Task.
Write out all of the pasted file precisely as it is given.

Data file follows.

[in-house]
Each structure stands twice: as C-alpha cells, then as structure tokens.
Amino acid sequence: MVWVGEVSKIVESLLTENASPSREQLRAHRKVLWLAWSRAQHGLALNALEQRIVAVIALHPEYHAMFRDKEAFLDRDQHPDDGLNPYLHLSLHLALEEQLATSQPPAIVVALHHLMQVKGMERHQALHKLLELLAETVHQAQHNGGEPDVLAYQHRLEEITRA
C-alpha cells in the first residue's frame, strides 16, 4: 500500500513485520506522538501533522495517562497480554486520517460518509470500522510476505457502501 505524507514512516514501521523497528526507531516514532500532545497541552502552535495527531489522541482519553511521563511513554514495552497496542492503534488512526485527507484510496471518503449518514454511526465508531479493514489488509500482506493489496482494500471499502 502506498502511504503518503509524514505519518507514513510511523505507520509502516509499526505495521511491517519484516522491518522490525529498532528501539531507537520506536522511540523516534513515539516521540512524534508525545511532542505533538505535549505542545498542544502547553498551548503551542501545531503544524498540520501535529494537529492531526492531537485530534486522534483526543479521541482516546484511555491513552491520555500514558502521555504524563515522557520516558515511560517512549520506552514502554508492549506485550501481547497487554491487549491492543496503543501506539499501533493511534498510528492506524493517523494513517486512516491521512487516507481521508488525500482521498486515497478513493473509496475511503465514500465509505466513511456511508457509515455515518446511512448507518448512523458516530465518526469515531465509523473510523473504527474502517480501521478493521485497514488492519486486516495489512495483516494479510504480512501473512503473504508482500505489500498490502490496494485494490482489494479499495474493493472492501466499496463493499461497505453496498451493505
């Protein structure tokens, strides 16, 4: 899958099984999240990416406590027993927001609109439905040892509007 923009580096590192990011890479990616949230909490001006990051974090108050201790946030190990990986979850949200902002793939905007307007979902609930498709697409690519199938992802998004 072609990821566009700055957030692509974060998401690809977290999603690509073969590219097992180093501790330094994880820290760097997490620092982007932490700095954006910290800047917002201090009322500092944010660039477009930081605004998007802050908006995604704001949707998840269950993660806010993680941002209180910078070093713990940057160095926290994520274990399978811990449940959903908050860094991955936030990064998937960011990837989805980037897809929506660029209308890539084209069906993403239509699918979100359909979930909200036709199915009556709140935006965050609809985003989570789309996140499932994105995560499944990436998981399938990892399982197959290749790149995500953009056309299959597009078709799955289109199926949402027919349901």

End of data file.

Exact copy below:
[in-house]
Each structure stands twice: as C-alpha cells, then as structure tokens.
Amino acid sequence: MVWVGEVSKIVESLLTENASPSREQLRAHRKVLWLAWSRAQHGLALNALEQRIVAVIALHPEYHAMFRDKEAFLDRDQHPDDGLNPYLHLSLHLALEEQLATSQPPAIVVALHHLMQVKGMERHQALHKLLELLAETVHQAQHNGGEPDVLAYQHRLEEITRA
C-alpha cells in the first residue's frame, strides 16, 4: 500500500513485520506522538501533522495517562497480554486520517460518509470500522510476505457502501 505524507514512516514501521523497528526507531516514532500532545497541552502552535495527531489522541482519553511521563511513554514495552497496542492503534488512526485527507484510496471518503449518514454511526465508531479493514489488509500482506493489496482494500471499502 502506498502511504503518503509524514505519518507514513510511523505507520509502516509499526505495521511491517519484516522491518522490525529498532528501539531507537520506536522511540523516534513515539516521540512524534508525545511532542505533538505535549505542545498542544502547553498551548503551542501545531503544524498540520501535529494537529492531526492531537485530534486522534483526543479521541482516546484511555491513552491520555500514558502521555504524563515522557520516558515511560517512549520506552514502554508492549506485550501481547497487554491487549491492543496503543501506539499501533493511534498510528492506524493517523494513517486512516491521512487516507481521508488525500482521498486515497478513493473509496475511503465514500465509505466513511456511508457509515455515518446511512448507518448512523458516530465518526469515531465509523473510523473504527474502517480501521478493521485497514488492519486486516495489512495483516494479510504480512501473512503473504508482500505489500498490502490496494485494490482489494479499495474493493472492501466499496463493499461497505453496498451493505
């Protein structure tokens, strides 16, 4: 899958099984999240990416406590027993927001609109439905040892509007 923009580096590192990011890479990616949230909490001006990051974090108050201790946030190990990986979850949200902002793939905007307007979902609930498709697409690519199938992802998004 072609990821566009700055957030692509974060998401690809977290999603690509073969590219097992180093501790330094994880820290760097997490620092982007932490700095954006910290800047917002201090009322500092944010660039477009930081605004998007802050908006995604704001949707998840269950993660806010993680941002209180910078070093713990940057160095926290994520274990399978811990449940959903908050860094991955936030990064998937960011990837989805980037897809929506660029209308890539084209069906993403239509699918979100359909979930909200036709199915009556709140935006965050609809985003989570789309996140499932994105995560499944990436998981399938990892399982197959290749790149995500953009056309299959597009078709799955289109199926949402027919349901």